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When Trustees Wear Other Hats: Removal in a Conflict of Interest

Durand v Durand et al, 2020 MBQB 70 (CanLII): http://canlii.ca/t/j6x4w

In Ontario, s. 37 of the Trustee Act[1] allows a court to remove an estate trustee “upon any ground upon which the court may remove any other trustee,” and to replace them with another person. A court may exercise this power if it finds that the removal is “clearly necessary to ensure the proper management of the trust,”[2] which can mean, among other things, that the trustee is endangering the assets of the trust, is dishonest, or is incapable of acting.

S. 9 of Manitoba’s Trustee Act[3] also contains a provision for the removal and replacement of a trustee. The Manitoba statute, more explicitly lists the situations in which this provision can be applied, some of which include:

    • the case of a personal representative desiring to be relieved from the duties of his office, or guilty of any misconduct in his office, or who refuses, or is unfit to act therein, or incapable of acting therein, or who remains out of the province for more than 12 months.

Durand v Durand et al,[4] is a recent Manitoba decision in which a co-estate trustee was removed and replaced due to a conflict of interest.


The trustee in question (“Romeo”) was one of six children of Maurice Durand (the “Deceased”). His sister (“Leona”) was his co-trustee, and one of his brothers (“Bertrand”) was an alternate. Romeo was also the sole director and officer of a business that had belonged to the Deceased, (“Durand Farms”), and was its only shareholder apart from the estate.

While the precise meaning of certain provisions in the Deceased’s will is still being litigated, it is clear that Durand Farms is “the major asset of the estate,” and that the Deceased’s widow (“Suzanne”) is intended to be the beneficiary of a trust that involves the Deceased’s corporate assets. At the time of the hearing in this application, Durand Farms owed a debt of approximately $460,000 to the estate.

Under Romeo’s management, Durand Farms made minimal effort to pay its debt to the estate. Suzanne argued that Romeo’s duty as an estate trustee to maximize the value of the estate conflicted with his obligations to Durand Farms, and that he was favouring the interests of Durand Farms in choosing to avoid paying the debt.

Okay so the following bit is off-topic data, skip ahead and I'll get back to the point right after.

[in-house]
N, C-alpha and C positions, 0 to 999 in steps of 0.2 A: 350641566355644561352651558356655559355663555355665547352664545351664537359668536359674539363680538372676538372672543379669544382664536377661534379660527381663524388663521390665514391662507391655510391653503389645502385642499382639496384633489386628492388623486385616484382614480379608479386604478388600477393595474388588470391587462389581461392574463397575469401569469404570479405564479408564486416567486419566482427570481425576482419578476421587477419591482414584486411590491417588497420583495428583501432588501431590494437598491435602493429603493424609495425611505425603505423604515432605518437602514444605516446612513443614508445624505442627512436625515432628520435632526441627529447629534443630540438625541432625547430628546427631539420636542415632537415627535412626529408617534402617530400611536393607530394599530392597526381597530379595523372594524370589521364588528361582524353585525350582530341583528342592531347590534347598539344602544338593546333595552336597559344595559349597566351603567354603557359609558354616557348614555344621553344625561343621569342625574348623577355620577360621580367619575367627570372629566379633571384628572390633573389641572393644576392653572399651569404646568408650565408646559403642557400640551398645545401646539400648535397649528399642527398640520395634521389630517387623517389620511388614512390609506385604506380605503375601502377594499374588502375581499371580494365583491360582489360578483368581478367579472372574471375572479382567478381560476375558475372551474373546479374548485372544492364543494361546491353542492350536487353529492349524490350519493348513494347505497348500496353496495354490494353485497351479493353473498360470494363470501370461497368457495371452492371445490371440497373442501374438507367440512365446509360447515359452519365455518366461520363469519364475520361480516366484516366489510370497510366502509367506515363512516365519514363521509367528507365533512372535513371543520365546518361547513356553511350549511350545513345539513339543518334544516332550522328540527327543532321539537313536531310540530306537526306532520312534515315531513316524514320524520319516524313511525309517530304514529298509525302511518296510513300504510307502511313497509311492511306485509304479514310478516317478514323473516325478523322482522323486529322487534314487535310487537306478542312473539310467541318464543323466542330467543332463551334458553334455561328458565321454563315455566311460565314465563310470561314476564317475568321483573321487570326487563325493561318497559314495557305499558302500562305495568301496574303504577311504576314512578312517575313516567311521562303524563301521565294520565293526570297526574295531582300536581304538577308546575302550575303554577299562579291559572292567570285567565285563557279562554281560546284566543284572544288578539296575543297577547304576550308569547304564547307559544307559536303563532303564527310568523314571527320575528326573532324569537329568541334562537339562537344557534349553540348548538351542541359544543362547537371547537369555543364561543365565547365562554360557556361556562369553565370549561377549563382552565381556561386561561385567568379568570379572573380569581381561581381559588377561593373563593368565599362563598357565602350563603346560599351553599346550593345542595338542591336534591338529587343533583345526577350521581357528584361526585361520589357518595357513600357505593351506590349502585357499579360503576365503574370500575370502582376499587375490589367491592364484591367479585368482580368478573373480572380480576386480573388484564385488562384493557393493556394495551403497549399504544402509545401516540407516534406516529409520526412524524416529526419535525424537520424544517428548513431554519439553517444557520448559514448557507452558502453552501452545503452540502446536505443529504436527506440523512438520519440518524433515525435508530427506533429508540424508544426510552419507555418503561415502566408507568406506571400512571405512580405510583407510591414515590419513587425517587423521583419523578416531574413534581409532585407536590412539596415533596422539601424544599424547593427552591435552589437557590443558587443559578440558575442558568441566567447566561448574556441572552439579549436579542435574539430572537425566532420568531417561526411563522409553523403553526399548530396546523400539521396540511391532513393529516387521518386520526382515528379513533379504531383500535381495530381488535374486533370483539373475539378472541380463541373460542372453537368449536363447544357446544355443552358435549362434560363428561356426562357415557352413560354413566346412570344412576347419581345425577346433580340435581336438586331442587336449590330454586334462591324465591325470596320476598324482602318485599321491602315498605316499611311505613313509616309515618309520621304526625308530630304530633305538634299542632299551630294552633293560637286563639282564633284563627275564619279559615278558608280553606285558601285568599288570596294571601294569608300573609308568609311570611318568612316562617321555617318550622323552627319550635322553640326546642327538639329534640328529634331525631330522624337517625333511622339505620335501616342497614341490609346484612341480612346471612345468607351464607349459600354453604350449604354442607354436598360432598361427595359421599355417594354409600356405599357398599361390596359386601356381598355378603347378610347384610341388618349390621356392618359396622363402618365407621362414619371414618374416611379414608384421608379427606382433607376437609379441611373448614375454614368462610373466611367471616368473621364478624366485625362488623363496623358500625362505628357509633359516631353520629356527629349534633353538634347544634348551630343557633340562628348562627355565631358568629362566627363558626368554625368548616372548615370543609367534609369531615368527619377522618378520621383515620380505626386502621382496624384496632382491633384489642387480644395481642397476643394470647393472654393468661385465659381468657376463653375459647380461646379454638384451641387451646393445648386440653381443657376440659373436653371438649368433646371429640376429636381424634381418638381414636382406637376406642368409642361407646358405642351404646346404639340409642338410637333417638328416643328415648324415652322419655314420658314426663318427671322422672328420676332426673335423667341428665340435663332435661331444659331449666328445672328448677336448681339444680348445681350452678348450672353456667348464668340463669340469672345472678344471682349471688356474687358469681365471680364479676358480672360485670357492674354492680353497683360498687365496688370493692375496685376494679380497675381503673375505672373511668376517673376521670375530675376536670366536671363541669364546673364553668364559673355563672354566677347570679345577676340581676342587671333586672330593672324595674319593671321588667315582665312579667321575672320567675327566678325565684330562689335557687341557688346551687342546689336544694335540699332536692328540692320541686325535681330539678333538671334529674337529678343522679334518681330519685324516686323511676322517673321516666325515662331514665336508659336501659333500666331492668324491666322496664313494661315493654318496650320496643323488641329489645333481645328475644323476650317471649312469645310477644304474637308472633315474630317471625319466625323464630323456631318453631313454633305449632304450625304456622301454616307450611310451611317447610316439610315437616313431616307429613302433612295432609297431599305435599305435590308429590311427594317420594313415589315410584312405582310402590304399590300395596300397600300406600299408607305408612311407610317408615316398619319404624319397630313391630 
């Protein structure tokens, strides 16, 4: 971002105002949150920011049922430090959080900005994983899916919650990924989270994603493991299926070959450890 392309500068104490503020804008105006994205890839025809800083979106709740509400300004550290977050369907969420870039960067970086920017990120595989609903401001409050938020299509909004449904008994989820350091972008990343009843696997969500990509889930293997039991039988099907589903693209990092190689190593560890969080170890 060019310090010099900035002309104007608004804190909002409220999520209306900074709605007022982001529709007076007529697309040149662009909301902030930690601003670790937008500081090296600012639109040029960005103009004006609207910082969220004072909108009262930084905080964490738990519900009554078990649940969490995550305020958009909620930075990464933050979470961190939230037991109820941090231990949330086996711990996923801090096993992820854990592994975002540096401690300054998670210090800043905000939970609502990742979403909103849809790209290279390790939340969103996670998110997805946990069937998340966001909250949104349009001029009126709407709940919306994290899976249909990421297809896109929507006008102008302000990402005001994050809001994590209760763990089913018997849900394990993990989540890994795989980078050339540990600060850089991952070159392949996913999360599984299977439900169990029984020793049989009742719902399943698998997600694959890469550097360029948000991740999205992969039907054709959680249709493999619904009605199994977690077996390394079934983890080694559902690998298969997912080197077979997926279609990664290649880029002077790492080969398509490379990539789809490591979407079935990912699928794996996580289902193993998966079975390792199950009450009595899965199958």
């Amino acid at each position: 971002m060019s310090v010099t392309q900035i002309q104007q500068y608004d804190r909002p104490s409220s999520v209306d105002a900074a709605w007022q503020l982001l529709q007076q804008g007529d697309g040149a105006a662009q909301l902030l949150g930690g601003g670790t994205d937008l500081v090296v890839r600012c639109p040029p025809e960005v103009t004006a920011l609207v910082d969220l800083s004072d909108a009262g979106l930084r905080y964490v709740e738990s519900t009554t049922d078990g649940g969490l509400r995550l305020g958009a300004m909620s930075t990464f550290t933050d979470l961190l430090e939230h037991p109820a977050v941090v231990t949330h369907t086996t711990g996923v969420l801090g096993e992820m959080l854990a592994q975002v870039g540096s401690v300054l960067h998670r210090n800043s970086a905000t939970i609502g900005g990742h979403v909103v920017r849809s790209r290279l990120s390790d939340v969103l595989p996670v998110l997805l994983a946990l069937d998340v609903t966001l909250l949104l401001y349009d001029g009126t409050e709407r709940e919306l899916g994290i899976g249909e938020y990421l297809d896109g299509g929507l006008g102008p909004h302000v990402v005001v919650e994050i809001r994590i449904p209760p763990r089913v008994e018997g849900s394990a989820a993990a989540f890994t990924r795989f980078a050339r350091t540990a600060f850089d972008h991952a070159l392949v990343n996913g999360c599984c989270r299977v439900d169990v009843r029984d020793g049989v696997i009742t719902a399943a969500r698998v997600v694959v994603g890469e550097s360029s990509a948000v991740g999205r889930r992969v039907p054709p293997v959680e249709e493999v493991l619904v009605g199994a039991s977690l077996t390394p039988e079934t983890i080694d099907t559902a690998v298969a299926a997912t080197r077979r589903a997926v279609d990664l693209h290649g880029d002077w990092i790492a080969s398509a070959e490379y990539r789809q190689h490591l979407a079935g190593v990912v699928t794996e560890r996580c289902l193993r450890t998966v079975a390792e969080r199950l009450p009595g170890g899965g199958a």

The Court’s Analysis

McCawley J., gave no weight to Romeo’s argument that the estate had never demanded repayment, noting that the estate trustees would have needed to make this demand jointly, and that Romeo did not communicate with Leona. It was further noted that Romeo had never applied for advice and directions, and while it was true that Leona had not done so either, “one can easily infer from the evidence before the court, that Romeo is a controlling force in the family, not just the business.”

McCawley J., also rejected Romeo’s argument that he was protecting Suzanne from her inability to “manage her affairs responsibly,” finding that repayment of the debt would not prevent such protection. It was also found that Romeo’s various settlement offers throughout the proceedings “raise[d] the question of whether he really was trying to protect his mother against herself or whether he wished to rewrite his father’s will as he thought it should have been.”

On Romeo’s argument that Suzanne could not explain how she was adversely affected by the non-payment, McCawley J., simply noted that a trustee’s lack of knowledge or sophistication does not diminish a trustee’s fiduciary duties.

McCawley J., acknowledged that a court might choose not to remove an estate trustee if a testator “contemplated or appreciated” that the trustee would be placed in a situation that could be considered a conflict of interest. Romeo tried to argue that the Deceased had contemplated Romeo’s full control of Durand Farms, but McCawley J., found no evidence to support this claim. Other family members had been involved in the business at times.

After finding that Romeo was in a conflict of interest and should be removed, McCawley J., turned her attention to the question of his replacement. Suzanne and the other beneficiaries of the estate agreed that Bertrand should become a co-trustee, but Romeo argued for a corporate trustee instead. McCawley J., appointed Bertrand, briefly explaining he was capable of acting, he had been named in the will as an alternate trustee, a corporate trustee would be costly, and that a family member would be the better actor to make decisions on Suzanne’s care.


It is clear that a trustee must always be mindful of their fiduciary duty to act in the best interests of the beneficiaries, and not to allow this duty to conflict with other obligations. Estate trustees in particular, must be aware of such hazards, since it is common for an estate trustee to also be a beneficiary of an estate, or for the administration of an estate to be complicated by a family business. An estate trustee should be alert to any possible conflict of interest, and be prepared to step aside if one emerges. To not do so could invite unnecessary litigation, and while a court might be reluctant to remove a testator’s chosen trustee, it will exercise this power if the trust cannot be properly administered otherwise.

[1] RSO 1990, c T.23

[2] Di Michele v Di Michele, 2014 ONCA 261 (CanLII)

[3] CCSM c T160

[4] 2020 MBQB 70 (CanLII)

This paper is intended for the purposes of providing information only and is to be used only for the purposes of guidance. This paper is not intended to be relied upon as the giving of legal advice and does not purport to be exhaustive.

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